Public-private partnerships and the fight against drug crime in the port of Rotterdam

de rotterdamse haven

On 8 November 2021 Lieselot Bisschop, Professor of Public and Private Interests at Erasmus School of Law, discussed cocaine trade in the port of Rotterdam and the drug related crime  on the talk show Vers Beton Live. In this recent broadcast, she focussed on the public-private partnership in the port and ways to combat this. Commissioned  by the municipality, the Public Prosecution Service, the police, and customs Bisschop, Richard Staring, Professor of Criminology, and Robby Roks, Associate Professor of Criminology, researched drug crime in the port of Rotterdam earlier in 2018-2019.

The port and drug crime seem inextricably linked, but the extent and characteristics of drug-related crime is not clear. One clear thing, however, is that the number of confiscations has risen again this year. More than 61,000 kilos of drugs have already been found this year, while the count was 40,000 kilos last year. However, the street value does not seem to change. Bisschop will not make any investigation-based statements about these or other estimates, because the investigation focuses on the nature and approach of drug crime. “The underlying question 'what is the impact we have on society' is a more important question to ask”, according to Bisschop.

The port and the people

From the perspective of a drug criminal, there are always two things to arrange. "Firstly, the drugs must be collected from a container from the port, or somewhere from the land. Secondly, it is important to pass the supervision in the port. Supervision is vulnerable, partly due to the technology and the cyber aspects of companies. The other aspect, which remains vulnerable, is people at the port", according to Bisschop. People who work in the port have much knowledge about the port , the supervision, the processes, and even know who is allowed to enter the port. Because of their knowledge, these people are vulnerable to being approached by criminals. Steps are being taken to make people aware of this. However, the pressure on port employees has increased and it is, therefore, important that the care for these people remains a priority.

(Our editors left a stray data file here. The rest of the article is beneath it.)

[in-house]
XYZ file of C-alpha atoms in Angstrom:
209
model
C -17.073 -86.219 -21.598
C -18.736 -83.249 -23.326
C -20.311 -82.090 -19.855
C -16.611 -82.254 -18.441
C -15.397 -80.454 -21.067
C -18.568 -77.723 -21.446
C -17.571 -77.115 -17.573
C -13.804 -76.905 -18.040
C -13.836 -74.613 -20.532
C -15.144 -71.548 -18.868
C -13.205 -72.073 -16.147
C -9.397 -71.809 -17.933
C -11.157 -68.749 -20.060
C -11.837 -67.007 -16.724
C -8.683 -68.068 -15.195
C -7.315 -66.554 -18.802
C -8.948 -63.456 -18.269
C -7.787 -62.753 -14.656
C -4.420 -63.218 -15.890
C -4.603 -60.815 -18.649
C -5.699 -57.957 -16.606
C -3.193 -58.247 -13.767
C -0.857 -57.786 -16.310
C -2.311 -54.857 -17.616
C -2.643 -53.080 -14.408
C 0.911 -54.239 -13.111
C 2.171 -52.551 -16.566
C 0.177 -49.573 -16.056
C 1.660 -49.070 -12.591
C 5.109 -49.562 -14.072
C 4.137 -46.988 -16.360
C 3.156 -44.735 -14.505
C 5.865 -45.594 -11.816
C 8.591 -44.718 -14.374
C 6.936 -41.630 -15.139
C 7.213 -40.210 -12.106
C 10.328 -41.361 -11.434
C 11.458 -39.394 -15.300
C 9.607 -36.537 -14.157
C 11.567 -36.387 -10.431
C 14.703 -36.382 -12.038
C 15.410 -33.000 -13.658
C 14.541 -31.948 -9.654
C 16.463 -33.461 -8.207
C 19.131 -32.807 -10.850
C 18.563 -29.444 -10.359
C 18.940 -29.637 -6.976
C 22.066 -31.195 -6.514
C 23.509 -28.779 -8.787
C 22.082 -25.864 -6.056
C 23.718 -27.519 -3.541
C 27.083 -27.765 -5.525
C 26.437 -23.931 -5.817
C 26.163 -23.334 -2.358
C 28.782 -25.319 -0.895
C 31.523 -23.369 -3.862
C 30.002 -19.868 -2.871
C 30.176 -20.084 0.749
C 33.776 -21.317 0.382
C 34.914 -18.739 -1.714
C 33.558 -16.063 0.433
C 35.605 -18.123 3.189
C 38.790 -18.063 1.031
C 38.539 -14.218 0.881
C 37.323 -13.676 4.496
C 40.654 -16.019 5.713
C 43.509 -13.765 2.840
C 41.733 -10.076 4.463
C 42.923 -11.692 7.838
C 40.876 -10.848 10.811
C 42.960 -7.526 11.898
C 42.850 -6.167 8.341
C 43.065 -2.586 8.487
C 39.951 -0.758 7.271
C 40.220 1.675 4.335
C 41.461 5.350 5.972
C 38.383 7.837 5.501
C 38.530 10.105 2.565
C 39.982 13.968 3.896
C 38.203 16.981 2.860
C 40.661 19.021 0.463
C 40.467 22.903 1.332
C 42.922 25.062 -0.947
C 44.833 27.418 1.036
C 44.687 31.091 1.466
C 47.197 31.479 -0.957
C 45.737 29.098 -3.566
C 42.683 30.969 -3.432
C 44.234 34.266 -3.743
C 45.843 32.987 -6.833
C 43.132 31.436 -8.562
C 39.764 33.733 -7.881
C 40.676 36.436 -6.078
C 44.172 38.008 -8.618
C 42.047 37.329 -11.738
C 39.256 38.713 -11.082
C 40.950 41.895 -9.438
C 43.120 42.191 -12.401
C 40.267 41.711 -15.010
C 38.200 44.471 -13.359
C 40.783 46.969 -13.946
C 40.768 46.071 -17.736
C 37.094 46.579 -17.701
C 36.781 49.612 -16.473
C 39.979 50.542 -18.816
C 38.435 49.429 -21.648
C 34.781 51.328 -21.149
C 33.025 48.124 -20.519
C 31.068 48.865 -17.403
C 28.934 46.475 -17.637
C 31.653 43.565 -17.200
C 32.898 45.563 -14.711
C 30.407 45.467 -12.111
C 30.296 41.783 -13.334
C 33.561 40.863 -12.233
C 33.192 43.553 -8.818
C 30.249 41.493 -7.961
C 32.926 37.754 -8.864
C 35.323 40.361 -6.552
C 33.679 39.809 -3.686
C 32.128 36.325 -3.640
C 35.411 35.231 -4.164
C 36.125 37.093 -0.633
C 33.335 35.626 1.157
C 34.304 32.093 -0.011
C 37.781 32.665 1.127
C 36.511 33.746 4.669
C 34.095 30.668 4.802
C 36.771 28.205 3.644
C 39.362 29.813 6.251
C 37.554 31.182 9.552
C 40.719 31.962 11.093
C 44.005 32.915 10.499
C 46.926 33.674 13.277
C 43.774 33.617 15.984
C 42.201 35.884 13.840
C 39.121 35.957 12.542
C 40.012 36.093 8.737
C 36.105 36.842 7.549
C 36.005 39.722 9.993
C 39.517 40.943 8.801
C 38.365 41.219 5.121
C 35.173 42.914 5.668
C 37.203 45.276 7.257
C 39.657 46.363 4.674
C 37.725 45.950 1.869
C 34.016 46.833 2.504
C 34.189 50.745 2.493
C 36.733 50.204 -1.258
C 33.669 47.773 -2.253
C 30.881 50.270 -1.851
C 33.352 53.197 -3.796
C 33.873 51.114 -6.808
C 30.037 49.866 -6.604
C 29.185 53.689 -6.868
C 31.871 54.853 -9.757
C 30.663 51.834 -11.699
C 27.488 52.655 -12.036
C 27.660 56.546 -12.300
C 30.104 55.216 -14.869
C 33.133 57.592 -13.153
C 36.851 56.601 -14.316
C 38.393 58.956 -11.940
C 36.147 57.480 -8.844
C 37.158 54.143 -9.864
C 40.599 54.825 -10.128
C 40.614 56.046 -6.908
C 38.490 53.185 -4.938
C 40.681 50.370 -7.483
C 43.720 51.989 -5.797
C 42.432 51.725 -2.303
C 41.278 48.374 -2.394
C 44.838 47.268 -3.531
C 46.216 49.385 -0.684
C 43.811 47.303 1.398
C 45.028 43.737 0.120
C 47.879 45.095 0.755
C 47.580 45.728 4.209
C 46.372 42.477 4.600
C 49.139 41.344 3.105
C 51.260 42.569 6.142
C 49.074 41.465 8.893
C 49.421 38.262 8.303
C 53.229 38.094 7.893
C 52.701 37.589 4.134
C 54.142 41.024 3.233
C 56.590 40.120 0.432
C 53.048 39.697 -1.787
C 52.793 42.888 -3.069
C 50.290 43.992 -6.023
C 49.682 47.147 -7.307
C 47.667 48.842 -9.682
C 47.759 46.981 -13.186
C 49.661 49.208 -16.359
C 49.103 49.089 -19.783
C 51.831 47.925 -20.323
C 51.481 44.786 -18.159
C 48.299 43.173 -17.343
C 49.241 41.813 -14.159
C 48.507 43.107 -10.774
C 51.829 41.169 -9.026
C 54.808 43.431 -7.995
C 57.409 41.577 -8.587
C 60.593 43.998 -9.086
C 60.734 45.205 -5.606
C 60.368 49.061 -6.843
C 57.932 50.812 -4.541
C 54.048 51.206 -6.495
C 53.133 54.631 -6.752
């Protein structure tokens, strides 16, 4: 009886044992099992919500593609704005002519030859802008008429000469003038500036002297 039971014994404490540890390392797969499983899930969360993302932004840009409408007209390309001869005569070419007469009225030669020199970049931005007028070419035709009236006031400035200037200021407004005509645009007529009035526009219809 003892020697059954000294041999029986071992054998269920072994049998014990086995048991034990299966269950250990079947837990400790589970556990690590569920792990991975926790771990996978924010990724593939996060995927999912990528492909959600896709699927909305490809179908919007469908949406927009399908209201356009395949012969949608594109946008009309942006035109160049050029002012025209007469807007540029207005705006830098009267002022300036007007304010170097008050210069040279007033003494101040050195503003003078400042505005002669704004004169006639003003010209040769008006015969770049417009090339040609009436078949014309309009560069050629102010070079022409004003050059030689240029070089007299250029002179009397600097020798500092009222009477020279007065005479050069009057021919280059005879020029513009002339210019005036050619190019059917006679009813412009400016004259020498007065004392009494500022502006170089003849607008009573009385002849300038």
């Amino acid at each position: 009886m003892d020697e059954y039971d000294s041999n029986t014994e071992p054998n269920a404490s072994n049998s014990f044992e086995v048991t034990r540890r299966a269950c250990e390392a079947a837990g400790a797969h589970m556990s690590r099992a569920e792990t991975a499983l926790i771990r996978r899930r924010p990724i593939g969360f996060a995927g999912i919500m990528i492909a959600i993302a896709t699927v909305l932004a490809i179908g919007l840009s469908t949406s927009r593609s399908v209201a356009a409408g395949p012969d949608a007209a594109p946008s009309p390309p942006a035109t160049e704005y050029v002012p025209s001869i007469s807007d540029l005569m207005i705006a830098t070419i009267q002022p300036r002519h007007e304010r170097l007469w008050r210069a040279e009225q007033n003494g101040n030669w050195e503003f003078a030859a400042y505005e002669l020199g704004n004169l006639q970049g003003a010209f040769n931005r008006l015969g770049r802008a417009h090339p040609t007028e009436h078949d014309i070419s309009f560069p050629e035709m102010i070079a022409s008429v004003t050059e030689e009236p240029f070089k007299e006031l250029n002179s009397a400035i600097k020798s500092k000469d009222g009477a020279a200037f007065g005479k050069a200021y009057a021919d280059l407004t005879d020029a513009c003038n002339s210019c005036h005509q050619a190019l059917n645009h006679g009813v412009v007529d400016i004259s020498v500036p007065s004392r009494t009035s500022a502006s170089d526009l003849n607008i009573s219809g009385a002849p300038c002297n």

Steps in the right direction

Other panel members at Vers Beton Live, Jan Janse, chief of the seaport police, and Bas Janssen, director of Deltalinqs, explain which steps governments and companies in the port have taken in the fight against drug crime and what challenges come their way. Bisschop also explained that financial investigations have been given higher priority – which was one of the recommendations of the study presented in May 2019.

Lastly, Bisschop mentioned the involvement of researchers in the evaluation of public-private partnerships and the various processes within the port as an improvement. This was also a recommendation from the research report. “I think the mere fact that we, as researchers, are allowed to watch and also provide critical feedback on the process and on that cooperation is, in my opinion, also a sign that steps are being taken in the right direction”, says Bisschop.

More information

Watch the full Vers Beton Broadcast here

Currently, Bisschop is also involved in an evaluation and action-oriented study by Karin van Wingerde, Professor of Corporate Crime and Governance at Erasmus School of Law, Hans Nelen and Roland Moerland of Maastricht University. This study is focussed on evaluating the strengthening of the approach to subversive crime, for which, among other things, the port of Rotterdam is monitored. Read the mid-term report on this study here



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